The upcoming, unprecedented shutdown of the MBTA Orange Line won't just impact the train's riders, officials warned Monday, it will slow travel on roads across the Boston area as well.
"Traffic congestion is expected to be severe," Massachusetts State Highway Administrator Jonathan Gulliver said at a news conference, urging subway commuters not to take to driving as an alternative. "If possible, avoid the region altogether until the diversion has concluded."
He was one of several state and city officials, including Gov. Charlie Baker and MBTA General Manager Steve Poftak, who spoke at a briefing on the upcoming service disruptions Monday morning. The Orange Line will be shut for 30 days beginning Friday, the longest shutdown of an entire line in the MBTA's history, officials have said.
"We're asking everybody, all travelers, to adjust their commutes if necessary and if they can," Baker said.
Boston Chief of Streets Jascha Franklin-Hodges characterized the situation as a "transit emergency," but one the Wu administration hopes will mark a turning point for transit in Boston and the region.
During the shutdown, crews make much needed repairs to the transit line's infrastructure system around the clock, but its roughly 100,000 daily passengers will need to make other plans for their commutes, whether that be taking a shuttle bus, Commuter Rail, bicycle — Boston will be offering free Bluebike passes during the shutdown — or car.
But officials discouraged Orange Line riders from driving. Gulliver described it as "not a good option," with highways around Boston, Somerville, Chelsea, Everett, Malden, Medford, Revere, Cambridge and Brookline expected to be busier than usual.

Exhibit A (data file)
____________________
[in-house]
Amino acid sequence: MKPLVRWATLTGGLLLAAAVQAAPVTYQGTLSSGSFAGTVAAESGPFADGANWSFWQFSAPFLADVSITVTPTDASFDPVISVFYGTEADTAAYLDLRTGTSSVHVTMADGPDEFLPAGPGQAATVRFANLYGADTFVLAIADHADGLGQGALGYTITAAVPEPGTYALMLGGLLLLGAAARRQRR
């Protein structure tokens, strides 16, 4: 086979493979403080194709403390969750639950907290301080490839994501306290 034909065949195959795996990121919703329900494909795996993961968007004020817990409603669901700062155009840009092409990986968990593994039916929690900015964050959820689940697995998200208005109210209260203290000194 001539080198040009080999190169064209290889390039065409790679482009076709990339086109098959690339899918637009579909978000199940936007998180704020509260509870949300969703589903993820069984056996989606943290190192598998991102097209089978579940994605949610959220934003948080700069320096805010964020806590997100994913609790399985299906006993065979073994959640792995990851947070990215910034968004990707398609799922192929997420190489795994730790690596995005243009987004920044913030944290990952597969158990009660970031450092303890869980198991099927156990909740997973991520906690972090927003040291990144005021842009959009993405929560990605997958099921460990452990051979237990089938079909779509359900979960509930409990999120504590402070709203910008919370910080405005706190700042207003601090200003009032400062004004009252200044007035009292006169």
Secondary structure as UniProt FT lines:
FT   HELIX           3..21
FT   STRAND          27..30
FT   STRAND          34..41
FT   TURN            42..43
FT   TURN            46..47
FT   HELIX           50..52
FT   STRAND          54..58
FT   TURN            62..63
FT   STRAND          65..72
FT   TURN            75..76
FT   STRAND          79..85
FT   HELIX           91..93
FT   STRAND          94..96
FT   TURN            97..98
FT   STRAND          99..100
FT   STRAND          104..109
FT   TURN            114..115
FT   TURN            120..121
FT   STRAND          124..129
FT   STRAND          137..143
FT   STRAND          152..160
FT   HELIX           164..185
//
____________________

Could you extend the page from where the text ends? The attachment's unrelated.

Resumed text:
Massachusetts Department of Transportation engineers modeled how bad congestion is expected to get in Boston during the morning commute while Orange and Green line service is suspended in August and September. Use the slider to see the before and after.
"All roadway users, whether you drive, bike or walk, you will see changes in your everyday commute, and your commute will likely be longer in these areas," Gulliver said.
Some streets, where bus lanes and new parking for the shuttles are being carved out, will have their capacity "effectively cut in half," he said. Some changes to traffic patterns already kicked in Monday, as new bus lanes were installed in Boston.
Gulliver also warned people walking and bicycling near the Orange Line shuttle buses, which will be charter buses, different from usual city buses, "to be extra-vigilant" around them, since they will have different blind spots and turning radiuses from normal.
Free shuttle buses will run between Oak Grove and Government Center and between Back Bay and Forest Hills stations. Downtown, passengers can walk, transfer to the Green Line or use the Silver Line — Poftak said Monday that shuttle service wasn't practical in the cramped area during what he deemed the "Orange Line super-surge."
Asked if he expects the project to finish on schedule, Poftak said his confidence level is "quite high."
Bernine Nicholas, a Roxbury resident who commutes via the Orange Line, said she didn't know how it will go once the changes are in place.
"Like, I have to get to shuttle buses, so that means I have to get up a lot more earlier than usual," she said.
While they may not be looking forward to it, most riders understand why this is happening.
"We can afford one month without the service if the service is going to be improved. That's most important to me," said Bincente LaBron of Mattapan.
While the short term could be painful for commuters, the long-term effects could be beneficial for several reasons.
The Orange Line shutdown will cram five years' worth of night-and-weekend work into 30 days, since crews won't need to spend nearly as much time hauling materials into place and out of it. And the work will leave the line running faster and safer.
Baker also noted that officials have been encouraging cities to implement bus-only lanes, and the adaptations provided by the shutdown offer a natural experiment to prove them.